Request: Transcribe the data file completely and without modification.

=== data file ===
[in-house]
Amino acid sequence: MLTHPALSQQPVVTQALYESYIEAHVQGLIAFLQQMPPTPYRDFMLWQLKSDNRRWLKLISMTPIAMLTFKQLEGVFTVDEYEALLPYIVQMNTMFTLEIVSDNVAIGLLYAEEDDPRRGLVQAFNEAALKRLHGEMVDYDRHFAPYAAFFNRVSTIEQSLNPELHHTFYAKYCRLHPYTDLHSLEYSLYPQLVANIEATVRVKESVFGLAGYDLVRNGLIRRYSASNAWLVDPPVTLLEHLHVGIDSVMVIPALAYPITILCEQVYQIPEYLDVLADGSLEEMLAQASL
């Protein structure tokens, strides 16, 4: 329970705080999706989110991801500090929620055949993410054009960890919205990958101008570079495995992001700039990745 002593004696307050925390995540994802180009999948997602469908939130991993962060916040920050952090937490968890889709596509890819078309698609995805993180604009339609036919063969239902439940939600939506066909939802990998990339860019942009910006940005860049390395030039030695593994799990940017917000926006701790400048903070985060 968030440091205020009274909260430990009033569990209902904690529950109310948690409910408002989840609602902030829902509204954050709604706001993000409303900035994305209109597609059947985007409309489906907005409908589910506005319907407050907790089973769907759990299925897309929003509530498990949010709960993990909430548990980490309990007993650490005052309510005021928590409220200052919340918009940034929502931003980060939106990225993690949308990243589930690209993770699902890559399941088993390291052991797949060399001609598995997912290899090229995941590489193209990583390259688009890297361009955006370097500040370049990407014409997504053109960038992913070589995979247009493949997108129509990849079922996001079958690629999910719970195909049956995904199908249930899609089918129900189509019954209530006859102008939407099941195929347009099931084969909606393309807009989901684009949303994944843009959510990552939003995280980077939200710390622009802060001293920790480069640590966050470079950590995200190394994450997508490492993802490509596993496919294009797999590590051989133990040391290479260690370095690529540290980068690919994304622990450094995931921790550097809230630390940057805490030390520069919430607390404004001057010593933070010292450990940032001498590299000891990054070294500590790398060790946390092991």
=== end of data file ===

[in-house]
Amino acid sequence: MLTHPALSQQPVVTQALYESYIEAHVQGLIAFLQQMPPTPYRDFMLWQLKSDNRRWLKLISMTPIAMLTFKQLEGVFTVDEYEALLPYIVQMNTMFTLEIVSDNVAIGLLYAEEDDPRRGLVQAFNEAALKRLHGEMVDYDRHFAPYAAFFNRVSTIEQSLNPELHHTFYAKYCRLHPYTDLHSLEYSLYPQLVANIEATVRVKESVFGLAGYDLVRNGLIRRYSASNAWLVDPPVTLLEHLHVGIDSVMVIPALAYPITILCEQVYQIPEYLDVLADGSLEEMLAQASL
């Protein structure tokens, strides 16, 4: 329970705080999706989110991801500090929620055949993410054009960890919205990958101008570079495995992001700039990745 002593004696307050925390995540994802180009999948997602469908939130991993962060916040920050952090937490968890889709596509890819078309698609995805993180604009339609036919063969239902439940939600939506066909939802990998990339860019942009910006940005860049390395030039030695593994799990940017917000926006701790400048903070985060 968030440091205020009274909260430990009033569990209902904690529950109310948690409910408002989840609602902030829902509204954050709604706001993000409303900035994305209109597609059947985007409309489906907005409908589910506005319907407050907790089973769907759990299925897309929003509530498990949010709960993990909430548990980490309990007993650490005052309510005021928590409220200052919340918009940034929502931003980060939106990225993690949308990243589930690209993770699902890559399941088993390291052991797949060399001609598995997912290899090229995941590489193209990583390259688009890297361009955006370097500040370049990407014409997504053109960038992913070589995979247009493949997108129509990849079922996001079958690629999910719970195909049956995904199908249930899609089918129900189509019954209530006859102008939407099941195929347009099931084969909606393309807009989901684009949303994944843009959510990552939003995280980077939200710390622009802060001293920790480069640590966050470079950590995200190394994450997508490492993802490509596993496919294009797999590590051989133990040391290479260690370095690529540290980068690919994304622990450094995931921790550097809230630390940057805490030390520069919430607390404004001057010593933070010292450990940032001498590299000891990054070294500590790398060790946390092991």